Published 29 February 2012
Posted by Al Dean
You’re probably aware that Autodesk has been going through the latter stages of prepping its entry into the PLM space since the announcement of PLM 360 last december (we covered it pretty extensively back then).
I’ve just sat on a much hyped ‘webinar’ where the team confirmed the pricing. It seems that today’s thing has been hyped into oblivion to confirm five things:
- It’s live at www.autodeskplm360.com
- The first three users (including admin rights etc.) are free
- After that it’s $75 a month on an annual contract for similar levels of interactivity
- Then if you’ve got “participants” then you’re looking at $25 a month
- Though there looks to be an introductory offer as well
A couple of things spring to mind. This is a cloud-based service. There’s very little else on the market, whether its dropbox.com, salesforce.com or anything else, that works on an annual contract basis. The idea is that you have greater flexibility on the cloud, to optimise your expenditure where you need it. There’s also no mention of suppliers being able to use a single ‘membership’ to access multiple client accounts (which in a supply chain environment, makes huge sense).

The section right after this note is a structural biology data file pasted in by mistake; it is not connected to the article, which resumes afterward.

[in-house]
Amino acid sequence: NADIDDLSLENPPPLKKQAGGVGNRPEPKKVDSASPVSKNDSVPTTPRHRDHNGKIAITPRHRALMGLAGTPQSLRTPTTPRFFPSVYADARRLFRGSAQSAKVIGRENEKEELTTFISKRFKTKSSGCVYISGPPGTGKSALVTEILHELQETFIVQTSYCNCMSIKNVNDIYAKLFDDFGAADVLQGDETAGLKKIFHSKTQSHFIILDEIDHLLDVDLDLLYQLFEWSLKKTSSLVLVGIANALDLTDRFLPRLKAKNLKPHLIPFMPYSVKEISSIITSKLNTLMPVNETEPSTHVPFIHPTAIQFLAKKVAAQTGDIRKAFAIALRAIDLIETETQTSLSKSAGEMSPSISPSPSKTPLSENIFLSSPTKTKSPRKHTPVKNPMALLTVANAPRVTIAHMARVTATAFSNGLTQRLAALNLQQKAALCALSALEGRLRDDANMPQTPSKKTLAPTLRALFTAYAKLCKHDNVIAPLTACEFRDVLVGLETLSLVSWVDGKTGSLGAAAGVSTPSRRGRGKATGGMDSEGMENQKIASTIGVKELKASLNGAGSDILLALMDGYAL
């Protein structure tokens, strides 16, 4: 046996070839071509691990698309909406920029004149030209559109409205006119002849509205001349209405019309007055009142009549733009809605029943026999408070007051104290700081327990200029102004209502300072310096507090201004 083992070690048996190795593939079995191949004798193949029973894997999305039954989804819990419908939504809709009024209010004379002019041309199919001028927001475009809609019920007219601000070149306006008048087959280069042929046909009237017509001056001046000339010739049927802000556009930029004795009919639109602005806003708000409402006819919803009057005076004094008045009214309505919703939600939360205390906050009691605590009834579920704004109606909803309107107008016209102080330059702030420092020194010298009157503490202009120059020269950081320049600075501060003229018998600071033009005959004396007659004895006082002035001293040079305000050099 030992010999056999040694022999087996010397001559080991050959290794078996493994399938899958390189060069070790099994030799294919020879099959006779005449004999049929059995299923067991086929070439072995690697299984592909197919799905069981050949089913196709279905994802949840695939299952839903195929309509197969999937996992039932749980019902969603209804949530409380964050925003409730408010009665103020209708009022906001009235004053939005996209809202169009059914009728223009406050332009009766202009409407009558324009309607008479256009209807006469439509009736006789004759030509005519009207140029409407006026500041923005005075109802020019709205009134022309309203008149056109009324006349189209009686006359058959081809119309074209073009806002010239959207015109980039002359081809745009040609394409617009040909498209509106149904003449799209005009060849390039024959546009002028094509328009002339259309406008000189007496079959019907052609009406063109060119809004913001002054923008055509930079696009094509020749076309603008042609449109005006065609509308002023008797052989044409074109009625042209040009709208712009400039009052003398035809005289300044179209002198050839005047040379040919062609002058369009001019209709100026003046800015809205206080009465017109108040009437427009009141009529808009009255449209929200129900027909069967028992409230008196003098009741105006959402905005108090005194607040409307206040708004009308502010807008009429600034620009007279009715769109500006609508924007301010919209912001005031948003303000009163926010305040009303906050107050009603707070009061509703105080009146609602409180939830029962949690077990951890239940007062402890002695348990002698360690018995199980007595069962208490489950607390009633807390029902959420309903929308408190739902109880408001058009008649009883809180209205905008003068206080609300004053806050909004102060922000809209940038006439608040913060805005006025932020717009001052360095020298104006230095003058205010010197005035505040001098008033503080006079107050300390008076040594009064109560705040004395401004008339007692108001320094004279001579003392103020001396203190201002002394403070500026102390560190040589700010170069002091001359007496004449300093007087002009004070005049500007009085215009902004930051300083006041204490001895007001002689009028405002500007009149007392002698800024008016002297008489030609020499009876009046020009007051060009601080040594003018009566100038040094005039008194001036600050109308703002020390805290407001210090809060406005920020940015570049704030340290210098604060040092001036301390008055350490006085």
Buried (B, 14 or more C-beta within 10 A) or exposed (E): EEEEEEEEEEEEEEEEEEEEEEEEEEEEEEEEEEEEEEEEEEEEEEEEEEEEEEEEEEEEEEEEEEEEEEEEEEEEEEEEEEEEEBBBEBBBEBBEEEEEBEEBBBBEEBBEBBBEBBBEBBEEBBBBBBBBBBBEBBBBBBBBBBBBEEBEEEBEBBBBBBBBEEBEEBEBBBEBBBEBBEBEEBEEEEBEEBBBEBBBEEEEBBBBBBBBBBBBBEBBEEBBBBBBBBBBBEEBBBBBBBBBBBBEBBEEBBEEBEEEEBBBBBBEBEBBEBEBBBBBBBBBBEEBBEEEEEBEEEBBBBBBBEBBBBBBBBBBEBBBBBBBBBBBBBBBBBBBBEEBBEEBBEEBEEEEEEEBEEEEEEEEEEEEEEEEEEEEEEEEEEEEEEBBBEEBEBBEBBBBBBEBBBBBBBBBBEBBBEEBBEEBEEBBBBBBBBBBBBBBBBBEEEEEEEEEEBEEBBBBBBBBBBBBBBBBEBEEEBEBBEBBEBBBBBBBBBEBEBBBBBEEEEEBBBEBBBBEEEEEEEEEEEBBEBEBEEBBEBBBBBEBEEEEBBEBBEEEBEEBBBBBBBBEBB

Strangely Autodesk are saying this is a first. I’m pretty sure the folks at Arena Solutions have something to say about that - its business model is the same, its pricing is similar (within five bucks) and it’s been on the market for years.
The other is that there’s no mention of data storage allowance. Now, while 360 isn’t meant to replace Vault (which holds the heavy CAD data), when it comes to engineering data things can ramp up pretty quickly. Once you start to include things like PDF data sheets, test results, even lightweight CAD data, the data storage requirements can get mean.
Autodesk hasn’t made any mention of a pretty key aspect so far.